The persisting effects of electroconvulsive stimulation on the hippocampal proteome.

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The persisting effects of electroconvulsive stimulation on the hippocampal proteome.

Brain Res. 2014 Dec 17;1593C:106-116. doi: 10.1016/j.brainres.2014.10.020. Epub 2014 Oct 22.

O’Donovan SM, O’Mara SM, Dunn MJ, McLoughlin DM.

Electroconvulsive therapy (ECT) is the most acutely effective treatment available for severe depression. However, its mechanism of action is not fully understood. Elucidating the protein changes induced in the brain by ECT will enhance our understanding of this antidepressant therapy. Electroconvulsive stimulation (ECS), the animal analogue of ECT, was administered to rats to determine the proteomic changes induced in the hippocampus, a region of the brain implicated in the biology of depression and its treatment. Two-dimensional difference in gel electrophoresis (2D-DiGE) and liquid chromatography tandem mass spectrometry (LC-MS/MS) methods were applied to identify differentially expressed proteins following acute (×1 treatment), chronic (×10 treatments) or chronic+4 weeks (×10 treatments plus 4 weeks later) ECS. Administration of acute, chronic and chronic+4 weeks ECS induced significant changes in multiple DiGE gel protein spots. Interestingly, the largest number of differentially expressed protein spots was identified following chronic+4 weeks ECS. Following protein identification by LC-MS/MS, gene ontology analysis primarily implicated proteins with cytoskeletal and metabolism-related roles in the action of ECS. Immunoblotting confirmed the changes in abundance of the cytoskeletal protein actin following chronic+4 weeks ECS. Overall, chronic+4 weeks ECS was particularly effective at inducing longer-lasting changes in the abundance of hippocampal proteins with cytoskeletal and metabolism roles. These results suggest a role for persisting cytoskeletal-related neuroplastic changes in the action of ECS and may be informative as to the antidepressant mechanisms of ECT in patients with depression.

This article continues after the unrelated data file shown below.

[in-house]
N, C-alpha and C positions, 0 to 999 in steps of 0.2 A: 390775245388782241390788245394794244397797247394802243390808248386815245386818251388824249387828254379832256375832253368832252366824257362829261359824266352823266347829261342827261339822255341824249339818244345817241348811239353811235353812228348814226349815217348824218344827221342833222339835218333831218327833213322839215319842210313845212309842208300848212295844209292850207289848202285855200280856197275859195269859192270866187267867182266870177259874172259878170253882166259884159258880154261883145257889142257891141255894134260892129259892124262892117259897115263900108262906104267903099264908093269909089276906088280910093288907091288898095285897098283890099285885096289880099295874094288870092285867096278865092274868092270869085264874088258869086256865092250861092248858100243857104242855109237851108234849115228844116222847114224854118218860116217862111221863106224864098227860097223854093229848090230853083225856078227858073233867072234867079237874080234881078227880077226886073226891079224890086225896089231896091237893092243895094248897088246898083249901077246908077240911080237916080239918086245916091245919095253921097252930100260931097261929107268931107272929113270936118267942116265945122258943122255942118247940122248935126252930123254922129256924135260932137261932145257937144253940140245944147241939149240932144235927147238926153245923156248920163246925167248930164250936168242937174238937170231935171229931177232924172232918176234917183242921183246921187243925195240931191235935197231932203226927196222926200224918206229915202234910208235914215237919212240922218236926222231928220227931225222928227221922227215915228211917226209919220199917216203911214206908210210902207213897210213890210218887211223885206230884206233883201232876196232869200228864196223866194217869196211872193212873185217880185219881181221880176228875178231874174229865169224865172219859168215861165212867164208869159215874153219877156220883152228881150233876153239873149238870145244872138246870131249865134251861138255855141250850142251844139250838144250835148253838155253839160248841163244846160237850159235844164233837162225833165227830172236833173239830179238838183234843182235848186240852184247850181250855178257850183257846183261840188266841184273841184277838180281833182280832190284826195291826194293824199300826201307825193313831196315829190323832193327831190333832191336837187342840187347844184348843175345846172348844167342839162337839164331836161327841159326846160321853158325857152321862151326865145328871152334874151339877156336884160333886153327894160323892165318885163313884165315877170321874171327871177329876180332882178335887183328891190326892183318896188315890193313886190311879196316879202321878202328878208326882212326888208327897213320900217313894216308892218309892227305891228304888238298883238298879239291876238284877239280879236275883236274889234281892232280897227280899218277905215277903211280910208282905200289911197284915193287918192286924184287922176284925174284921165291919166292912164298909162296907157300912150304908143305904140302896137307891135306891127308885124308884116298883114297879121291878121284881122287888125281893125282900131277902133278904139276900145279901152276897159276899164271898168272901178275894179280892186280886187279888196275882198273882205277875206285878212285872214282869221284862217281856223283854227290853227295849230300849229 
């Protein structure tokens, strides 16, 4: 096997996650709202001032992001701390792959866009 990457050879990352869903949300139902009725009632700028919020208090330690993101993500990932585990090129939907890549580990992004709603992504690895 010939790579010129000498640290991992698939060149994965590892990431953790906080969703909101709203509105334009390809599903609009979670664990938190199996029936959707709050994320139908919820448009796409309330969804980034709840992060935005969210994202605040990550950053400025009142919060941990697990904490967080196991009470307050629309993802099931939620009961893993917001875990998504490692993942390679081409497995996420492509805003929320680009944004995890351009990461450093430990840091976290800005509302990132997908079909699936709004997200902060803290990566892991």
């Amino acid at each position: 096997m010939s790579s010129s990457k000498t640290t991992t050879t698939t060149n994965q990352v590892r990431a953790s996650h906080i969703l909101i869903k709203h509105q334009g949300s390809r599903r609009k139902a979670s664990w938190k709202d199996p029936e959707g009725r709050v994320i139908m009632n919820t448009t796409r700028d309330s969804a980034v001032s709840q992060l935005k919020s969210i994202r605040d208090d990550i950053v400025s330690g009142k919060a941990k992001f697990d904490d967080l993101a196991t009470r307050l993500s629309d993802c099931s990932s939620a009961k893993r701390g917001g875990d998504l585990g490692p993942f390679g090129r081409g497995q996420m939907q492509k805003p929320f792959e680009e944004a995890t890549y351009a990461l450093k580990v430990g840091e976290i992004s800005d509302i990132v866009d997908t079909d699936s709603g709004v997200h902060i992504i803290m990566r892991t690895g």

KEYWORDS: 2D-DiGE; Actin; Electroconvulsive stimulation; Electroconvulsive therapy; LC-MS/MS

Author: Shane O'Mara

Neuroscientist, Psychologist, Writer

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